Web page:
At this point, I will never look for a new podiatrist again. I will go into new doctor’s appointments understanding that I’m rolling the dice and the risks involved. I will not let a doctor’s opinion influence my self-esteem, self-confidence, nor allow it to hinder my medical care.
Dealing with chronic illness and resulting chronic pain is a daily fight for sanity I am learning to accept. I have to work hard not to let my conditions overtake my identity and to not let the pain overtake my life. This daily struggle is made significantly harder when medical “professionals” use diagnoses as insults and refuse patients the most basic medical evaluation and care — not to mention basic human dignity and respect.
This is an issue I am not alone in facing.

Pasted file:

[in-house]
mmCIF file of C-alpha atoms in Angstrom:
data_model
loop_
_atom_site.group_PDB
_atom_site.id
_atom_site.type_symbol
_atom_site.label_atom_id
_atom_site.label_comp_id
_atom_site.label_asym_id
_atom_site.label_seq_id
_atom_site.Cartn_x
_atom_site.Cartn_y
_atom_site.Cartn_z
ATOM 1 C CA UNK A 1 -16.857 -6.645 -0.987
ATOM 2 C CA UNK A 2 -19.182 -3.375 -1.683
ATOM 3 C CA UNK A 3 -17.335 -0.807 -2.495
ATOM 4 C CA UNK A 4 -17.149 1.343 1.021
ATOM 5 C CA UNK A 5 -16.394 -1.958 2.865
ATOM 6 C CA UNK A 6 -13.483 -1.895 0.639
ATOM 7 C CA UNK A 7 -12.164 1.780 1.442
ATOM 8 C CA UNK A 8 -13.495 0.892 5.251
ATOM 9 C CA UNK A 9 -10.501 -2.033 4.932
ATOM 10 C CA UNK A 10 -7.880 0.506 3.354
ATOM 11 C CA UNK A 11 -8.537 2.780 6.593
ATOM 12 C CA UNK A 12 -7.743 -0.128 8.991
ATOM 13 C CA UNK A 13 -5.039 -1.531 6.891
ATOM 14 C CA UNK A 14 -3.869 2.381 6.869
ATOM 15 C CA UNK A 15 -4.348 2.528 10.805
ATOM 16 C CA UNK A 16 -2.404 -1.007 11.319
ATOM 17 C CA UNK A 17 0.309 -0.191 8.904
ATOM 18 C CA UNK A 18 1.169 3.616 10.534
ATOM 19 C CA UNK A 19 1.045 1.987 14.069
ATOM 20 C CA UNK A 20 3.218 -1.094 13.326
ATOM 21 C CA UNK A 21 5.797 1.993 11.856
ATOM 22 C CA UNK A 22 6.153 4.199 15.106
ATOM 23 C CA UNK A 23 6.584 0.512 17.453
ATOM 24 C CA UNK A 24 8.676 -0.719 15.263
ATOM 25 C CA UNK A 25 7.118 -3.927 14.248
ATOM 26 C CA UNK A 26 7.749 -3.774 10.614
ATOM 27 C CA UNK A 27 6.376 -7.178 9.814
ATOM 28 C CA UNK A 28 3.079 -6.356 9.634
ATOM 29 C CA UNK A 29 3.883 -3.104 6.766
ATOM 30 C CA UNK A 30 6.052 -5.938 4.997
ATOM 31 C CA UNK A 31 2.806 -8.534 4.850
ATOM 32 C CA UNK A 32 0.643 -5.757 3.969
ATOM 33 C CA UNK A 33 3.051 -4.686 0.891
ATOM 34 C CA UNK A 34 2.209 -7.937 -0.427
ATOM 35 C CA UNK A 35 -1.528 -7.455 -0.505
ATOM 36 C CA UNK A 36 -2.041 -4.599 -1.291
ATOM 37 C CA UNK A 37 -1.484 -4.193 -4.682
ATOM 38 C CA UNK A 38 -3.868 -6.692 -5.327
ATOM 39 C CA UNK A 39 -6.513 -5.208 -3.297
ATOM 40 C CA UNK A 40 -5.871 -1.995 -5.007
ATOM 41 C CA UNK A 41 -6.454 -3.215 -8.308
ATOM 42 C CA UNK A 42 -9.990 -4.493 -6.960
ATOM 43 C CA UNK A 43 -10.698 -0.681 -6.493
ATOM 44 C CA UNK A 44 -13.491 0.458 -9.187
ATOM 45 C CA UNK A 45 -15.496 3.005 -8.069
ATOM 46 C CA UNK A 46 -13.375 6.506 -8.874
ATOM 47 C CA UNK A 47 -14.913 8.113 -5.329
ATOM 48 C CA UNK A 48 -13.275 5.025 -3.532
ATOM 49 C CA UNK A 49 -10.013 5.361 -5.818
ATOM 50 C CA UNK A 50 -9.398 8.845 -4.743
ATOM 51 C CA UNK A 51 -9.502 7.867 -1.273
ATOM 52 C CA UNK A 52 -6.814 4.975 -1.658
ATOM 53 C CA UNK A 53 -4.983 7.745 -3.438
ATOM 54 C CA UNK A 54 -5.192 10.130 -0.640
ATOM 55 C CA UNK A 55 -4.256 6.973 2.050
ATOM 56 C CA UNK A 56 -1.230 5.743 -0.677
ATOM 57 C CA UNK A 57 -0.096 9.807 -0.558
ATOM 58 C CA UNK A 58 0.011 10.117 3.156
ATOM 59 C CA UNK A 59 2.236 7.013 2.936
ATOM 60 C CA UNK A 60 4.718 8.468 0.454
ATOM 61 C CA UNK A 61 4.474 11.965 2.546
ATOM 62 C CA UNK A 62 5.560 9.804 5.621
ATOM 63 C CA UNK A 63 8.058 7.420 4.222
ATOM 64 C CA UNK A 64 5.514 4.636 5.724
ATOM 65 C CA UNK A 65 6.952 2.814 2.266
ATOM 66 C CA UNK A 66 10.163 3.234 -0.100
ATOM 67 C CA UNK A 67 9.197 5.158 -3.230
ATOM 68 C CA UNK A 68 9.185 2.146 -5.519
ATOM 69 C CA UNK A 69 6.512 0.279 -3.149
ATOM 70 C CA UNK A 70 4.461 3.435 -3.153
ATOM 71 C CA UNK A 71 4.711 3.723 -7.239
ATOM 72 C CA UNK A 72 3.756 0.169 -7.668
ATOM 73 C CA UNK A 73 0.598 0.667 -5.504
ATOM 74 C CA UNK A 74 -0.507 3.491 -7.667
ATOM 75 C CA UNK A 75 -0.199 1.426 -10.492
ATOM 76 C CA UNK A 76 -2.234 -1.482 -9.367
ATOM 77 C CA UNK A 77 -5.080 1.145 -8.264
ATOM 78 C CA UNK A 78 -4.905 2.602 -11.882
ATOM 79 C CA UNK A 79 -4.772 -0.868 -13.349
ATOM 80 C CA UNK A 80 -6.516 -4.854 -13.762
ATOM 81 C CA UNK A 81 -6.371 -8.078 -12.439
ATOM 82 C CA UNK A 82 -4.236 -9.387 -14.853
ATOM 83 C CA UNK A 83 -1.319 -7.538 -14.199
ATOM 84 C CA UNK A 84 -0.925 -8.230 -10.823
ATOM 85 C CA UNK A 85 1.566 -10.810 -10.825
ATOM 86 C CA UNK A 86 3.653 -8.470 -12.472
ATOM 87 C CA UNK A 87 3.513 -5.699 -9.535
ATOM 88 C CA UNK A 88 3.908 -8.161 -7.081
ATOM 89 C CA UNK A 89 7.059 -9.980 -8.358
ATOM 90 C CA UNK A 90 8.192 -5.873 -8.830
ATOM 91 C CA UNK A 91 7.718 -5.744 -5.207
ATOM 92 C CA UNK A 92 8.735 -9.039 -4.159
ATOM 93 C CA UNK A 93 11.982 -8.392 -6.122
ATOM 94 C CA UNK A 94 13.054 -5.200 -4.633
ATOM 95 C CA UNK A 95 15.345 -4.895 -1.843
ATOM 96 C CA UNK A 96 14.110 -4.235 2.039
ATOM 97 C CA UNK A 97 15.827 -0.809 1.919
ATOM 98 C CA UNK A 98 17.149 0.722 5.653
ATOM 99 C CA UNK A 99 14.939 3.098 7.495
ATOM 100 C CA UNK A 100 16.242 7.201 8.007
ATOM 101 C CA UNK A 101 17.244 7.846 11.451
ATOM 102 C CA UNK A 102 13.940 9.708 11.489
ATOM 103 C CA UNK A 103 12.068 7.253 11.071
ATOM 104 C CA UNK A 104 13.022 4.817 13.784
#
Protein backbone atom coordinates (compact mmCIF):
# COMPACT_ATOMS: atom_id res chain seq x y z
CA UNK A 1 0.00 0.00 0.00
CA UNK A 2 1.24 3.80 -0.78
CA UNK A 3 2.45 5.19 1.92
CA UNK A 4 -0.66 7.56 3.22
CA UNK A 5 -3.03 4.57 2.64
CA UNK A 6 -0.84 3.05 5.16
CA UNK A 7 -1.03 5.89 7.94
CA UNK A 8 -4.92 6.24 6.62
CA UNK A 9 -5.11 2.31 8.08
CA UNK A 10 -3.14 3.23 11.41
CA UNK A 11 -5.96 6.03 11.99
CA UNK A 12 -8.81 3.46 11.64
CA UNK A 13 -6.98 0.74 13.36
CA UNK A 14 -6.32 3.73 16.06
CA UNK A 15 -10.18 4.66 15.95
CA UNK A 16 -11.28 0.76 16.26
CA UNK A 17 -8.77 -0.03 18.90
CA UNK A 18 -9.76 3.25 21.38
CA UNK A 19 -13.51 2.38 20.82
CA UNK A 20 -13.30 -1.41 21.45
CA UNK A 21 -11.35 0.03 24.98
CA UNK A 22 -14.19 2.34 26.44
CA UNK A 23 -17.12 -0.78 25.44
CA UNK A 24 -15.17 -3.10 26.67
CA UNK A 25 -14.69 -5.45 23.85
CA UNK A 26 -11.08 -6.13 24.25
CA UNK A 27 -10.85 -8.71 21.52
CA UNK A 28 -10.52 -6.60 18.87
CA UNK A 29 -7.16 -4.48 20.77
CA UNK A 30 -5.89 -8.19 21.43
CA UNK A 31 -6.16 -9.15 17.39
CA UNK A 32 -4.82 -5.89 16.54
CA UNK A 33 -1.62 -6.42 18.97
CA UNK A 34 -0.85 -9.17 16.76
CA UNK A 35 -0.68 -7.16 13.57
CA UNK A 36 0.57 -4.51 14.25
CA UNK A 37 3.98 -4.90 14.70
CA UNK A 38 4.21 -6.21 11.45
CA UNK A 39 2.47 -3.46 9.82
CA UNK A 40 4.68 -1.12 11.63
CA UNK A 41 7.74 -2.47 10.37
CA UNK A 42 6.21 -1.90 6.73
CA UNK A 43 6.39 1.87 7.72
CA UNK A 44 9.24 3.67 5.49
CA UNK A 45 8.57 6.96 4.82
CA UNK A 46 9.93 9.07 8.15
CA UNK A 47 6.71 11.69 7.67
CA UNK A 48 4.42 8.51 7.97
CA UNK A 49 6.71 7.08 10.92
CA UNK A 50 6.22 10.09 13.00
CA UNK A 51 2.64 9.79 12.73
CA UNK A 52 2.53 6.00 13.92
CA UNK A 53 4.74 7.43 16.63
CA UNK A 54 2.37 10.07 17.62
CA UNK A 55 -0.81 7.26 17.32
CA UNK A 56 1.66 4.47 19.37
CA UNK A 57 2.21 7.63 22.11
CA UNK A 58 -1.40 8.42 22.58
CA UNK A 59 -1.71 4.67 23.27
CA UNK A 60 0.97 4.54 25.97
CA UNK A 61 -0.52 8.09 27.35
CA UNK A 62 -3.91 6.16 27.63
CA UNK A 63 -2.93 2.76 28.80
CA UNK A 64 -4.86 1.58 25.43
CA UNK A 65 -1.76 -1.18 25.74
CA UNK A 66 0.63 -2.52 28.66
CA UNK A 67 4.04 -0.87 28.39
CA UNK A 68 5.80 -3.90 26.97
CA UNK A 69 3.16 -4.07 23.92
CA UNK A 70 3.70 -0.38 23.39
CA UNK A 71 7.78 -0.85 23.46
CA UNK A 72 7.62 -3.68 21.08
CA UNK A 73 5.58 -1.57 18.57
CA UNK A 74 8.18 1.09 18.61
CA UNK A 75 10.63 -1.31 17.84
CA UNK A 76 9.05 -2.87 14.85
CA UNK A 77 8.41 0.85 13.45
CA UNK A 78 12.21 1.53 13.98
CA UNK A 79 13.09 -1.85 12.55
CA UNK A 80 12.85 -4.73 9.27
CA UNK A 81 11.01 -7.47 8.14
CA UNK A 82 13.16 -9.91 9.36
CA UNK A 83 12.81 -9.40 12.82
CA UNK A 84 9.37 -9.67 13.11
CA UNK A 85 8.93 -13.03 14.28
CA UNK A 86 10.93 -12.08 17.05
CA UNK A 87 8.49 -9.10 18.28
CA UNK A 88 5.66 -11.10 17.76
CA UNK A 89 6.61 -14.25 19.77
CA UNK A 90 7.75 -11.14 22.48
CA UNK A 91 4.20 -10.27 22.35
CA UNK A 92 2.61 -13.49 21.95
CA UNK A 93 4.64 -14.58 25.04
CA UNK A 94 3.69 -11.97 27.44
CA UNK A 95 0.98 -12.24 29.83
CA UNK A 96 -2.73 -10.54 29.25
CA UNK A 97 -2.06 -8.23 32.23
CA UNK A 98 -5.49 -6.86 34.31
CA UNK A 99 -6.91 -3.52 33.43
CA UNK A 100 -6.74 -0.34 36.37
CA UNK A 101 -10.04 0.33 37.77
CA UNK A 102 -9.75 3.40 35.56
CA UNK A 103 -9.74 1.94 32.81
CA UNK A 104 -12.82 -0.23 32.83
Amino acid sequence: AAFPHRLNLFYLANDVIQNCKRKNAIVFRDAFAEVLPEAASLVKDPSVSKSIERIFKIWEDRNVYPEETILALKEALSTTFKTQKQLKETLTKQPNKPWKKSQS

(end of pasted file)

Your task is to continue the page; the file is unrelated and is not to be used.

For all those out there who understand the dice roll associated with seeking medical treatment of rare, chronic conditions, I have a few words of advice:
1) Be prepared, mentally, for the dice roll. It could go either way — this is your chance to learn about the provider.
2) If a doctor is speculating about your psychiatric state instead of focusing on their area of specialty, or if the doctor is ignoring facts about your established medical conditions, just walk away. They are not the right provider for you. This way, no matter what the results of the dice roll, you always gain information that makes you stronger and wiser.
3) Never let the opinion of those who are ignorant alter how you view yourself. Their opinion of you says more about them than it does you.
4) Stay strong. Never give up. You will find the right provider. You will get the right medical care. Just stay persistent and know you are worth the effort.
5) As people with rare diseases and chronic illness, our lives involve more learning than most. This fact gives our lives additional inherent value. Learning how to apply the information you gain with compassion is the ultimate expression of gratitude for your life.